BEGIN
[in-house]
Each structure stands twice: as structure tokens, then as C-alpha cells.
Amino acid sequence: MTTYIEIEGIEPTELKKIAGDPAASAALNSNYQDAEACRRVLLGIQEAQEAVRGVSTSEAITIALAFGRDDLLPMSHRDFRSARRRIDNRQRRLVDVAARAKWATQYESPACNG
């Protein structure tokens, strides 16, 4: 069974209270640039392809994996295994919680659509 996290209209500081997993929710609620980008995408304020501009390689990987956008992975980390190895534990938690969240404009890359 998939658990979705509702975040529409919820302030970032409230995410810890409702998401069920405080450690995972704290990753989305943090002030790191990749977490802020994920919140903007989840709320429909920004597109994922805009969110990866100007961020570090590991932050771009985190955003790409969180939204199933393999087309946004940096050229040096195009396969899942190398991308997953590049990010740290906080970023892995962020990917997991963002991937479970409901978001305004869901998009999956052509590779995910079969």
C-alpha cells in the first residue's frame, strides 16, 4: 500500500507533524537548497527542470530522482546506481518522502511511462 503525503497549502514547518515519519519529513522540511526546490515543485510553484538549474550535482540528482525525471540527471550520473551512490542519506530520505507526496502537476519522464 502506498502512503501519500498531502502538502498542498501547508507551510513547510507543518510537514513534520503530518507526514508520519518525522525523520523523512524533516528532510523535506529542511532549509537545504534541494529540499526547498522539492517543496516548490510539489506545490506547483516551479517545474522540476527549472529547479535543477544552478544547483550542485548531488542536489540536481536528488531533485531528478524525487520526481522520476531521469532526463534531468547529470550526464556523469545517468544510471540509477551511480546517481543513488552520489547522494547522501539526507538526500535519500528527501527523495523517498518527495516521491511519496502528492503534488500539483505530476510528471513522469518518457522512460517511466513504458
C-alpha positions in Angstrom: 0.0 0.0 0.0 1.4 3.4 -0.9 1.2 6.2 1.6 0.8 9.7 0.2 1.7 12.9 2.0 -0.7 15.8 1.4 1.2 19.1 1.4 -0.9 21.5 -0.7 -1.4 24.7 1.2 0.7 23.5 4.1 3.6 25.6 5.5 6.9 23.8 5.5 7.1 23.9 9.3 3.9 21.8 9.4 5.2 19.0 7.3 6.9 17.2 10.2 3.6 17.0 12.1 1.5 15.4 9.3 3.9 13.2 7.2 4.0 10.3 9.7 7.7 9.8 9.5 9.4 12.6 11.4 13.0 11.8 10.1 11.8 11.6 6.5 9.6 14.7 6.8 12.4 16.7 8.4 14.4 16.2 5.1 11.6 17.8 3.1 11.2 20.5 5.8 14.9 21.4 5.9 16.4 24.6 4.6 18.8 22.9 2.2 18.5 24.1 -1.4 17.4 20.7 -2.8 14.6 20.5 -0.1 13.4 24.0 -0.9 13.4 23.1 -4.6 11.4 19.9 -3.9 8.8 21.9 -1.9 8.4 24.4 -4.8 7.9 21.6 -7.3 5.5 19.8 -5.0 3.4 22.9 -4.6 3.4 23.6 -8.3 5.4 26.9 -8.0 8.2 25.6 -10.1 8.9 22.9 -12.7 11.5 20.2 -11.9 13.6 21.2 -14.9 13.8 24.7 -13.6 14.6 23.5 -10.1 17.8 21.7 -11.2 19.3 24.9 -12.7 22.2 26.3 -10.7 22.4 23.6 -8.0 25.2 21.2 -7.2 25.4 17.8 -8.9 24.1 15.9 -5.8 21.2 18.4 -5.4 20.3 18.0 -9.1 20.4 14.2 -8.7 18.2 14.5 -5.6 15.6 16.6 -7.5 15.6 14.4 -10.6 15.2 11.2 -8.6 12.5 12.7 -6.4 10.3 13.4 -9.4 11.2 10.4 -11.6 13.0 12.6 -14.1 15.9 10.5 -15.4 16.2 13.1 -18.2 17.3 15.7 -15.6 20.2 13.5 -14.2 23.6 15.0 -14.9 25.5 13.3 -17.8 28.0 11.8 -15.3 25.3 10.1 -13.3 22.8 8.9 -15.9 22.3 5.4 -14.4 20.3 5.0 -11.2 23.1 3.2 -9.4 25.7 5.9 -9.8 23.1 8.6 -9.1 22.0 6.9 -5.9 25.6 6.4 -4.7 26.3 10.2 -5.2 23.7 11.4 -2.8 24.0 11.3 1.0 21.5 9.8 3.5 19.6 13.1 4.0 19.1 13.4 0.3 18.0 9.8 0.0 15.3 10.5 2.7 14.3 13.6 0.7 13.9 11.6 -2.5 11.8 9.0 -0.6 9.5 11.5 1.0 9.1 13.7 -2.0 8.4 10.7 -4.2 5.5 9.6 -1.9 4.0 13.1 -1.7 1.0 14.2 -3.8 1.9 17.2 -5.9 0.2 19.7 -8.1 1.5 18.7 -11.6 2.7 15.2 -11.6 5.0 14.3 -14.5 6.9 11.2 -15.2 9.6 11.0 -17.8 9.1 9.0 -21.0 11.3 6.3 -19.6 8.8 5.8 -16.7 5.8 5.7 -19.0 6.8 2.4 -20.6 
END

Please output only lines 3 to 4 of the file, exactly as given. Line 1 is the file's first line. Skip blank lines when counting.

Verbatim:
Amino acid sequence: MTTYIEIEGIEPTELKKIAGDPAASAALNSNYQDAEACRRVLLGIQEAQEAVRGVSTSEAITIALAFGRDDLLPMSHRDFRSARRRIDNRQRRLVDVAARAKWATQYESPACNG
């Protein structure tokens, strides 16, 4: 069974209270640039392809994996295994919680659509 996290209209500081997993929710609620980008995408304020501009390689990987956008992975980390190895534990938690969240404009890359 998939658990979705509702975040529409919820302030970032409230995410810890409702998401069920405080450690995972704290990753989305943090002030790191990749977490802020994920919140903007989840709320429909920004597109994922805009969110990866100007961020570090590991932050771009985190955003790409969180939204199933393999087309946004940096050229040096195009396969899942190398991308997953590049990010740290906080970023892995962020990917997991963002991937479970409901978001305004869901998009999956052509590779995910079969």